Once a politico called asking to support some man running for senator. I asked, "Where is he from?" The state was Ohio. "Now, do you suppose I want to support a man I don't know with my hard-earned money? You must be kidding." Caller paused and said, "I guess you're right about that" and hung up. I have to argue sometimes with the sense of a request.

After the conversation I visualize the caller and remind myself they are trying to supplement their earnings to pay a bill, buy books for school, add to the grocery money desperately needed. For a few minutes I am ashamed. But that thought disapates in a few minutes. That caller should know that no one likes a call asking for money.

I make up for contributions to the fallen policemen, the veterans, the Southwestern Indian tribe, the light bulb company, the crippled children's hospital, the political groups and all others who represent large bodies. I look around and find someone locally I can help, like the young woman whose pay goes to defray a bail for her son, the woman who struggles to keep alive a school to teach children to obey the laws of man and God, offer a loan to someone needing ready cash to pay on a medical bill, or clean out my closets to provide a girls' group with needed clothing.

That kind of contribution is satisfying because I know where the goods are destined.

Saturday, June 22, 2013

LIfe Changes

I used to wonder, when my parents were in their eighties, why they wanted to stay at home, not having the urge to shop, wander through the park, or walk the streets of our subdivision. Dad would sit in his favorite chair and watch sports on television for hours on end, sometimes falling asleep during the third quarter of a game.

Mother, who no longer could remember how to get from one room to another without getting lost, didn't watch television, but would nap all day long. Whenever I suggested to her to watch a favorite show, she'd reply, "I'm into interested in that anymore." Or she'd suggest "go riding." She didn't have to think or listen to anyone but me when I took her for a ride through the countryside. She'd ride to the ends of the earth without complaining, as long as she was moving without trying.

I was only 20 years younger than my parents, but still I couldn't understand their desire to do nothing.

Today I do. However, what is nothing to you is something to me.

I am now 20 years older, the same age as my mother. Luckily, I have a few sit-down hobbies I enjoy. But I don't look at television. Why? Because the speakers on the programs are talking too fast. Is this typical of us Southerners, that at an older age when we are so immersed with the slow language of the South,can't understand anyone from any other part of the country because they speak too fast for us to register the words?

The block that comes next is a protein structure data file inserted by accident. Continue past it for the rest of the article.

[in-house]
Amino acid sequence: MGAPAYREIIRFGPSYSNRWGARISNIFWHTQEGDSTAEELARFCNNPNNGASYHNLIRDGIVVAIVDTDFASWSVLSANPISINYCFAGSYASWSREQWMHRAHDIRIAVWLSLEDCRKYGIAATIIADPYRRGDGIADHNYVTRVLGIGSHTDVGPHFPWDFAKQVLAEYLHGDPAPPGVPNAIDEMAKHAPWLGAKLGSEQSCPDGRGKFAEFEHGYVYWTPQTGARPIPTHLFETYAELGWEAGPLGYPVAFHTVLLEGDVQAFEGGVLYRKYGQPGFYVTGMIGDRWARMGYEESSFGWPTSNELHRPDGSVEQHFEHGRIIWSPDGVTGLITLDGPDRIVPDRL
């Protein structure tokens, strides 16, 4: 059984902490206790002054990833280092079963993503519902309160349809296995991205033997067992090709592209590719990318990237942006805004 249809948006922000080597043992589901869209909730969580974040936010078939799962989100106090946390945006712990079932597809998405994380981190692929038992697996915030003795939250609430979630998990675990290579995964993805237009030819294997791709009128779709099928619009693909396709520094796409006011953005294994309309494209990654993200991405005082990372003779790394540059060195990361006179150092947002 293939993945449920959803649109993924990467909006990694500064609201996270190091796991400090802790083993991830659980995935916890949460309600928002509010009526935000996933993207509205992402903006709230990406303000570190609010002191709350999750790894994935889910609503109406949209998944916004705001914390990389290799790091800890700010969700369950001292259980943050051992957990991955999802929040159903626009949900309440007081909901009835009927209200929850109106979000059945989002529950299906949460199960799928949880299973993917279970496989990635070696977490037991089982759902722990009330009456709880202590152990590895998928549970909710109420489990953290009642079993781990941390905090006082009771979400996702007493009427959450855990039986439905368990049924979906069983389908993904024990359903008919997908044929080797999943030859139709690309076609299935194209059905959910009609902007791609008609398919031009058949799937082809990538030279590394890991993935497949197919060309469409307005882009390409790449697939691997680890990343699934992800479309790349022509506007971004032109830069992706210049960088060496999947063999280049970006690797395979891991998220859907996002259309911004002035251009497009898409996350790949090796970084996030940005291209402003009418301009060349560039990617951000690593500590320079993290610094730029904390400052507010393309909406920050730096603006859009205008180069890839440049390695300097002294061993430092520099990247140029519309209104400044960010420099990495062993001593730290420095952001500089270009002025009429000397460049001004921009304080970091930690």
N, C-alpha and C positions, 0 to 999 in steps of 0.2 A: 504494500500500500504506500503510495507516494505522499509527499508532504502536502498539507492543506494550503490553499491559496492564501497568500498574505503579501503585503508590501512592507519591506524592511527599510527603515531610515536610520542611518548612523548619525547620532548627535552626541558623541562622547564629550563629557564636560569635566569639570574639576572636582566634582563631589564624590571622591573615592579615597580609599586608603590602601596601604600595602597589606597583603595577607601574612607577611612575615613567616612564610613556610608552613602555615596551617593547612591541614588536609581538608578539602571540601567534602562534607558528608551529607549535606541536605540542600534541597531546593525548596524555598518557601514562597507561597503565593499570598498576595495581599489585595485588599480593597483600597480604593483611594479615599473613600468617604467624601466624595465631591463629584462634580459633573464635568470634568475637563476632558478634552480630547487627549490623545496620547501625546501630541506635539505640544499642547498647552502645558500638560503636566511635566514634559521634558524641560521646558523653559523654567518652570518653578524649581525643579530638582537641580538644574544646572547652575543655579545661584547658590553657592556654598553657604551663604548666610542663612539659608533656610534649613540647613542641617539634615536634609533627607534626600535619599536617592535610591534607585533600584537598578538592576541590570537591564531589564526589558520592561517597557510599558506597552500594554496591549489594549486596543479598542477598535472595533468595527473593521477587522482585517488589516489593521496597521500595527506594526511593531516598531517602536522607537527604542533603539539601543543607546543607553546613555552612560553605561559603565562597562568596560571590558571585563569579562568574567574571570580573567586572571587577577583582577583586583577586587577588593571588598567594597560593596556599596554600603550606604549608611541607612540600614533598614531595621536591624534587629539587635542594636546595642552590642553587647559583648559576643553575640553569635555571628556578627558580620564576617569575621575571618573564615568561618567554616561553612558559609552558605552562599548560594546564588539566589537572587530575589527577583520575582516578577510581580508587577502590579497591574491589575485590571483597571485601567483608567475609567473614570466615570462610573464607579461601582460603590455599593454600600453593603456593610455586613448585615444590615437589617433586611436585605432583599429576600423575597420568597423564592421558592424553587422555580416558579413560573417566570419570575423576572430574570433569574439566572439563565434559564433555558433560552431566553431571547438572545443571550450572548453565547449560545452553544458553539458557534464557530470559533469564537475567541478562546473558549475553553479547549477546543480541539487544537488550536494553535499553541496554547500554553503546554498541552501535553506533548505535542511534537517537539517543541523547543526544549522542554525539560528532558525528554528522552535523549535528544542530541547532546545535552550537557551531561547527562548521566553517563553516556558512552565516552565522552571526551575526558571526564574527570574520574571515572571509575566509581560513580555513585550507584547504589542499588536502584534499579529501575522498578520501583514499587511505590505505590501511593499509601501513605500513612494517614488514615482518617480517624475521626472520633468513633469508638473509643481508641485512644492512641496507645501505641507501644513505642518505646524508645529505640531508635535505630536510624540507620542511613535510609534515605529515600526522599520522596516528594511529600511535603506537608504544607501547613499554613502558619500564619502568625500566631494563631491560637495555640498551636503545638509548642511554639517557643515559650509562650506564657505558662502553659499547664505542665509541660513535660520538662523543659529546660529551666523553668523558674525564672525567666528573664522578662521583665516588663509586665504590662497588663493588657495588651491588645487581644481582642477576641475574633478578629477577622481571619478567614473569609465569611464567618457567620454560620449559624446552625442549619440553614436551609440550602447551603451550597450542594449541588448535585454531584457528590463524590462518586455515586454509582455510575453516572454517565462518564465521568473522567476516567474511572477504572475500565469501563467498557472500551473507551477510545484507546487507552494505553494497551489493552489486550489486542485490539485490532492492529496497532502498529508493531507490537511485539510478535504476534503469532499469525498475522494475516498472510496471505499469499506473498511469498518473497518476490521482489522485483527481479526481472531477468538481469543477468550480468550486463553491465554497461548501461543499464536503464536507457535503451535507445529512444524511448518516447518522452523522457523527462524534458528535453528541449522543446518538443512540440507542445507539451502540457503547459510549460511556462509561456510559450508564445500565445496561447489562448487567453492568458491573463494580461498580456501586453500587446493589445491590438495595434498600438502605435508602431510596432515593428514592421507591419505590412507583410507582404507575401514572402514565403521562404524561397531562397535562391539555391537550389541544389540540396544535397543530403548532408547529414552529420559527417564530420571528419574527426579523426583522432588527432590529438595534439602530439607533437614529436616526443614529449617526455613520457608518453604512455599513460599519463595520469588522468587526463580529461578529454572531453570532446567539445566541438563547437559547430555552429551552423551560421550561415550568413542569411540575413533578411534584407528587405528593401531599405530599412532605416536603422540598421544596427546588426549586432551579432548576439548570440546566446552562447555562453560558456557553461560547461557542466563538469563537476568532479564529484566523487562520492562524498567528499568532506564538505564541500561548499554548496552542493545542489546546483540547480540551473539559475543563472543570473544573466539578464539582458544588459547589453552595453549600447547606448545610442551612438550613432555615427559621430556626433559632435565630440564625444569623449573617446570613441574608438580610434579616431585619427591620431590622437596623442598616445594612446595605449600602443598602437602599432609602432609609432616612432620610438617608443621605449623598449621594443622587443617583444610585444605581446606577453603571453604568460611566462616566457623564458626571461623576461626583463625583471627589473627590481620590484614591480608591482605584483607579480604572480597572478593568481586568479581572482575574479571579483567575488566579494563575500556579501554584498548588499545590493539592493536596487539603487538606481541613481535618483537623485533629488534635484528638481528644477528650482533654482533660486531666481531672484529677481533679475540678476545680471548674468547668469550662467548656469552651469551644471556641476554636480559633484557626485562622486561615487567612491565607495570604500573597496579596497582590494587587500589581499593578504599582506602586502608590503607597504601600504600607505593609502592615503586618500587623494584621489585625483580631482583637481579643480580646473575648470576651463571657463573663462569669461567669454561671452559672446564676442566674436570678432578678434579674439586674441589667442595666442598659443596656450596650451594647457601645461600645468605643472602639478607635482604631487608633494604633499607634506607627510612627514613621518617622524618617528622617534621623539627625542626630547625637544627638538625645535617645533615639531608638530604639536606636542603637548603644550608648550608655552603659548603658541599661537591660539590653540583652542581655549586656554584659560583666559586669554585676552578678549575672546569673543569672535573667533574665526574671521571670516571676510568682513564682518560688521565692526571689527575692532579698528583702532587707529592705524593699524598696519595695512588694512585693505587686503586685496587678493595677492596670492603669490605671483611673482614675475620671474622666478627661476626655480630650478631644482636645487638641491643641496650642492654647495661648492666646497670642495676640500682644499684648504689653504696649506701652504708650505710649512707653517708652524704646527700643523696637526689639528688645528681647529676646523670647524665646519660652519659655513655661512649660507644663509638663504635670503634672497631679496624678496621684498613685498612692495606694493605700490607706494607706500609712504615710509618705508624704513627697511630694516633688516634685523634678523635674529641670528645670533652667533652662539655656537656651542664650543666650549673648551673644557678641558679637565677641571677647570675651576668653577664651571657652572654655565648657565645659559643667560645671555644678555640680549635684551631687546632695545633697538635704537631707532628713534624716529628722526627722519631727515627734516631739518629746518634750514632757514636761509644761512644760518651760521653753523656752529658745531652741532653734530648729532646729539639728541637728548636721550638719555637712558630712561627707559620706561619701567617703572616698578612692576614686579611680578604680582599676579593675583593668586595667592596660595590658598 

I've become more fond of the bed for afternoon naps than any other time of my life. A short time in exercise, followed by running errands makes me tired. I flop down on the bed and have the best sleep of any withing 24 hours. Despite chasing ancestors,viewing a good movie on my Kindle, or reading the latest crime novel, I can be engaged all afternoon, but at 5 p.m. I notice I've missed my nap and fall into a stupor of two hours.

If it is true about napping extending one's life, I should hang around doing the same thing past my 100th. I've always said I hope to live to 140 because there are so many areas I want to cover. At the rate I'm going now with these naps, I can certainly count on additional years being added to my present age.

Tuesday, March 19, 2013


I don't suggest everyone  follow my lead and write their life's experiences, but when you think of the history that will be unknown by many of your family members  generations to come, I wonder if you wouldn't get the fire started underneath you.

I'm teaching the second part of a two-part series of "Mining Your Memories --Writing Life's Experinces." It is a free course held once a month for four months and is divided into two parts: birth through elementary school and middle/junior high to young adulthood.

Because I am a self-starter, I have been writing various stories of happenings in my life thoughout the last 15 years. I realized early that some people need to be pushed. They need reason and a prod of their memory banks. I always thought of my brain as being like the post office boxes from the rear: series of slots where adventures, experences, important dates and such were slips of paper lying inside the slots. When the slots got full that part of the brain shut down until another slot opened up. In class I direct the adults to think by giving them situations or key words that put themselves into a time frame when they can remember a place and activity.

So with the support of a local library I set up free classes and have had good results.